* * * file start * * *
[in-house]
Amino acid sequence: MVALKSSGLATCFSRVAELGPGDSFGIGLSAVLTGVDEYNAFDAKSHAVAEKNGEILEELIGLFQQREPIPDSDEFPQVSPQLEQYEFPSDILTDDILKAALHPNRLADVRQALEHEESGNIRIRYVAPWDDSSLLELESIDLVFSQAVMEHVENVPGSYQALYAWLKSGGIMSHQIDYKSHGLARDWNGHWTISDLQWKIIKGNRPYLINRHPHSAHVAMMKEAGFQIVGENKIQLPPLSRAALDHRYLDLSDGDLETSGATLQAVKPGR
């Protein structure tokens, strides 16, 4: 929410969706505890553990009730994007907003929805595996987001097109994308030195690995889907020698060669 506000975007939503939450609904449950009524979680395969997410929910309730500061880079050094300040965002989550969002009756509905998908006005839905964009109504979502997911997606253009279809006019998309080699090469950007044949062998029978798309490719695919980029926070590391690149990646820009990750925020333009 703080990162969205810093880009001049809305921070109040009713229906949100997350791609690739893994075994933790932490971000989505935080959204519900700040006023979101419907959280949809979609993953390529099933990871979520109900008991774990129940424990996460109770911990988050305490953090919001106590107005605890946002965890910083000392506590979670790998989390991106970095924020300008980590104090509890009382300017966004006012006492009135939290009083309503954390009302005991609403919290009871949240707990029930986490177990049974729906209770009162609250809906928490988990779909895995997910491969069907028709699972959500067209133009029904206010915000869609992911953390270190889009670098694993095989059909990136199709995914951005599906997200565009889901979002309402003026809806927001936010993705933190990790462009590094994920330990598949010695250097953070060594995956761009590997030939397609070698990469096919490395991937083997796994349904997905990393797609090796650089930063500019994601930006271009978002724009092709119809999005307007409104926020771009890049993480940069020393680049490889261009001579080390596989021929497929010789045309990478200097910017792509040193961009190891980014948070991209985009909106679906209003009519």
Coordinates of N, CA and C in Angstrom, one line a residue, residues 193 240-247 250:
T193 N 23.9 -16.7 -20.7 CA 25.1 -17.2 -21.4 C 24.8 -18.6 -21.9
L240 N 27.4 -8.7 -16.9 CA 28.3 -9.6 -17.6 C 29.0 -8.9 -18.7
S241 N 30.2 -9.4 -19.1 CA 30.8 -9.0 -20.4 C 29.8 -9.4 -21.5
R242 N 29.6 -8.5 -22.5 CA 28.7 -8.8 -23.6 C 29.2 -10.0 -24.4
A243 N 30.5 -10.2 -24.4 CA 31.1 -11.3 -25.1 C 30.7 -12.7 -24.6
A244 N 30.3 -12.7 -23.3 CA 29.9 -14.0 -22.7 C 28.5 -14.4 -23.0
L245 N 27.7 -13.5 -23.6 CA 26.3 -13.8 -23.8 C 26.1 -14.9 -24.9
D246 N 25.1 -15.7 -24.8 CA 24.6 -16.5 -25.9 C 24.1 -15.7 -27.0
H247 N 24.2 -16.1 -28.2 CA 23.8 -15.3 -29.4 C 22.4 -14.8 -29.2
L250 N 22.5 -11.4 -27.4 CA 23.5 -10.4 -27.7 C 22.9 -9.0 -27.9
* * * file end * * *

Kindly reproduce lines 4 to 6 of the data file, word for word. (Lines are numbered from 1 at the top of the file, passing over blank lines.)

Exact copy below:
Coordinates of N, CA and C in Angstrom, one line a residue, residues 193 240-247 250:
T193 N 23.9 -16.7 -20.7 CA 25.1 -17.2 -21.4 C 24.8 -18.6 -21.9
L240 N 27.4 -8.7 -16.9 CA 28.3 -9.6 -17.6 C 29.0 -8.9 -18.7